Thursday, February 04, 2010

Walking in the Path of the Deer

Life’s Small Pleasures by Kristen Boyesen
Published in The Bedford Standard, Feb. 4,2010.

“Four degrees, feels like minus 5,” said for Bedford at 9 AM. The sun was shining off thin lines of snow atop each branch of every tree and shrub. By 10:00, I was booted up with camera in hand ready to enter brisk morning air.

What a gorgeous day! I headed for Ellenwood Park and was glad to see that my off-path trail had not been filled in with additional snowfall. I could clearly see my footstep indentations from two days before.

There are three small parks that connect to Ellenwood Park: Automile Park (off Broadway), The Bedford Municipal Pool (off Lamson) and the Bioswale (behind City Hall.) This collection of planted trees, shrubbery, nature-grown trees and brush, a small feeder stream to Tinker’s Creek, bioswale holding ponds, rolling hills, mowed lawn and wild places is home to a herd of at least six deer. Today I walked in their path, and saw that they had walked in mine. By following their fresh tracks from this morning, I discovered the herd’s nighttime resting place for last night. *

Ted Andrews, in his book Animal Speak, says that deer are a symbol of “gentle luring to new adventure,” a “return to wilderness,” and an indicator that it is time for “new perceptions and degrees of perceptions to grow and expand.” The gentleness of the deer encourages this new growth through gentleness, rather than by force. Interestingly enough, on my way to Ellenwood, I encountered a flock of six robins on this cold January day. The extensive red breast of the robin signifies “new growth in all areas of life.”

These are wonderful thoughts with which to start the New Year. Resolutions are typically forced and hardly ever kept except by constant force, which is tiring, stressful, and may create emotional or physical dis-ease (a lack of ease or actual illness) as we criticize ourselves too harshly for not keeping to the “new leaf” that we turned over.

The key to new growth and to understanding ourselves, our relationships, and the world around us is gentleness. Another way of expressing it is “effortless effort” or “not forcing it”, key concepts of the Wu Wei of Taoism.

I have lived in this house for five years. For four of those years I did everything I could to keep the deer out of my back yard: hair, soap, rotten eggs, fencing. My shrubs were broken by the males in the Fall, rubbing itchy antlers against rough bark. Beans, lettuce, and tomatoes were eaten off just prior to harvest. Flowers disappeared while displaying bountiful color. I would run into the yard yelling and clapping my hands in an attempt to make them leave for good. I went so far as to ask politely for them to live somewhere else. None of it worked.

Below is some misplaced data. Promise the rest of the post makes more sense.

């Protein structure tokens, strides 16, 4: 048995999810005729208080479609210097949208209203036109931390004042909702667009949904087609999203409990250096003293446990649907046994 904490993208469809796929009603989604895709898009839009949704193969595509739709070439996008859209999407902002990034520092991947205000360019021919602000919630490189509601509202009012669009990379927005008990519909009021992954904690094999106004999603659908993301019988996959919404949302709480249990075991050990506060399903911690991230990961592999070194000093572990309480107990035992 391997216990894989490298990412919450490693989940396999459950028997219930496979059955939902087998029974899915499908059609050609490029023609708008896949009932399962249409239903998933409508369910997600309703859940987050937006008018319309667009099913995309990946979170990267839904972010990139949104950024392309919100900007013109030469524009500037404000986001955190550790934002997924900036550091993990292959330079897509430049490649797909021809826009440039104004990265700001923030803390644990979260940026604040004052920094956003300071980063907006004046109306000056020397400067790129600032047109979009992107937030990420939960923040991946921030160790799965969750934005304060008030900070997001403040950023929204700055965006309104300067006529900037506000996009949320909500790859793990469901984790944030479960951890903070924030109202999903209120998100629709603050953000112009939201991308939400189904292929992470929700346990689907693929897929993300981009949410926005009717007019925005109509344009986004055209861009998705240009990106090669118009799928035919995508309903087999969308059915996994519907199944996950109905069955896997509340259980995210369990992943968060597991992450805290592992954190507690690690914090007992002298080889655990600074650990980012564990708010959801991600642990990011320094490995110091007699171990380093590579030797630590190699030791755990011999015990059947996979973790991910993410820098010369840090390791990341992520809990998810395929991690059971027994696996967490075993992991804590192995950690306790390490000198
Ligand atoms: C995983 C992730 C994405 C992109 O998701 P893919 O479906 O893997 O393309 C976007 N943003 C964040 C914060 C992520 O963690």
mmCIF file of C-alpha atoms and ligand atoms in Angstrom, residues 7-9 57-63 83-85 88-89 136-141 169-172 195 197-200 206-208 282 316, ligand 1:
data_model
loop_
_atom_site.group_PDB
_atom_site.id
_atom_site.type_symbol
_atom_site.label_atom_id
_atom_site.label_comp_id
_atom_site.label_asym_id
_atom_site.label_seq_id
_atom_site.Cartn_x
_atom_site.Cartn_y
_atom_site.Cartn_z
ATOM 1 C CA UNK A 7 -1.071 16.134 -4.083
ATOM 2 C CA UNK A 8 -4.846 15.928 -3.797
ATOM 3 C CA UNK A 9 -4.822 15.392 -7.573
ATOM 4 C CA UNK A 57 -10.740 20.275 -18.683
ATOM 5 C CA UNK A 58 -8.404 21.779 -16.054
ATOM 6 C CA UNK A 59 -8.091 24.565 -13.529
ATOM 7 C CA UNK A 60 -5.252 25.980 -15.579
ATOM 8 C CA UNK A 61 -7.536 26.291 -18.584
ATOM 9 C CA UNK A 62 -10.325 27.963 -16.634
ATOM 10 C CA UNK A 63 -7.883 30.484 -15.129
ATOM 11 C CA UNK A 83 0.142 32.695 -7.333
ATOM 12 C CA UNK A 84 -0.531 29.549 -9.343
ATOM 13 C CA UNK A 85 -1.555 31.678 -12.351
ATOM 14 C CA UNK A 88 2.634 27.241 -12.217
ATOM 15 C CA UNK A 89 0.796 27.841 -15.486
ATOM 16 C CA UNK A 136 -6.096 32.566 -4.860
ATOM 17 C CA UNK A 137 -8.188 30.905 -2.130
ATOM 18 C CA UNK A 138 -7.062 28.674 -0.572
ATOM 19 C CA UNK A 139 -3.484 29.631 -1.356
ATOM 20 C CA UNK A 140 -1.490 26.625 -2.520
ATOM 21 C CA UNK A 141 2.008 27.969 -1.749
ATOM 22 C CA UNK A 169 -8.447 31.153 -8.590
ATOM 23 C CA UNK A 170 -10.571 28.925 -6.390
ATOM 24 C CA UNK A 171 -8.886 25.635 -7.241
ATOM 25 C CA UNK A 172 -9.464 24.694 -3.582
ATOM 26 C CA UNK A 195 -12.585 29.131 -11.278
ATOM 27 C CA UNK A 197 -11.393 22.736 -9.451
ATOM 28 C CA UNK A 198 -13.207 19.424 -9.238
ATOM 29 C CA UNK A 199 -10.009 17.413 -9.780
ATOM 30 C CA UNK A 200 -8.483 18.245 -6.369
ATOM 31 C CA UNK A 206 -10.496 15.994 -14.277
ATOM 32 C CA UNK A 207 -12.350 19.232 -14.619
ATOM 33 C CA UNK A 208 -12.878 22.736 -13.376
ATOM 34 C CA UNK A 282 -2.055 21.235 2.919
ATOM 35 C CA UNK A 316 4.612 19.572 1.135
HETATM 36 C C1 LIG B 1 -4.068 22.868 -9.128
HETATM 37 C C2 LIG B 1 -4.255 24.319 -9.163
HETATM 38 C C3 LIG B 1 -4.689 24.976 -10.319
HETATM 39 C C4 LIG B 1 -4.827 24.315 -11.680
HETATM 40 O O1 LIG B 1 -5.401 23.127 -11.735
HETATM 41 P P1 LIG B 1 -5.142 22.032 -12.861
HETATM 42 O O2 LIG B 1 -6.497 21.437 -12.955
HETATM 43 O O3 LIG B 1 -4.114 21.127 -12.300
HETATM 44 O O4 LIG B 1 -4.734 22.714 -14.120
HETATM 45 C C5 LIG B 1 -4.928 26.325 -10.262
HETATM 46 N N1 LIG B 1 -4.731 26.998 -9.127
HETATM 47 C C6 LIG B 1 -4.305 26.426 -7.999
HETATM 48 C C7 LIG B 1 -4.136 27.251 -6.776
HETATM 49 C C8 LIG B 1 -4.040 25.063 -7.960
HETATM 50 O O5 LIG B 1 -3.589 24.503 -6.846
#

One day last spring I pushed aside some weeds under the elderberry patch to retrieve some bricks I had stored there and nearly stepped on a newborn fawn.

That was the beginning of my acceptance of their place in my world and the start of effortless effort with regard to my gardens. Instead of attempting to enclose the entire yard, I enclosed patches of plantings with garden fencing. My space/your space. We shall live here together. The fawn turned out to be the male of a boy/girl set of twins. They spent much of the summer visiting my yard, sleeping under the shrubs, the spruce trees or next to the fencing. There are plants inside the fenced areas that need to come out, and plants outside the fencing need to go inside. (Why protect plants they do not eat?) Effortless effort will be employed for these plants to exchange places.

How does effortless effort work when one is sweating with a shovel? By enjoying the process. By gentleness with yourself and the task. The amazing thing is, just as much will get done, as the body does not tire as fast with mindful gardening. When need to stop to go on the other things, you will be amazed at how much was accomplished and how good you feel.

Give yourself a Valentine. Life’s Small Pleasures create big changes in your life.

Kristen Boyesen is a resident of Bedford offering art and meditation-based classes and workshops for core creativity training and empowerment for change. She belongs to the American Holistic Medical Association Speakers Bureau, the Bedford Senior Network, and Young Audiences of Northeast Ohio. She gives rehabilitation workshops at the Brecksville VA Medical Center and is a graduate student in Art Therapy and Counseling at Ursuline College. Contact her at Kboyesen(at) Quotes from: “Animal Speak” © 1993 Ted Andrews.

* Photos from this morning’s walk in the path of the deer may be seen at


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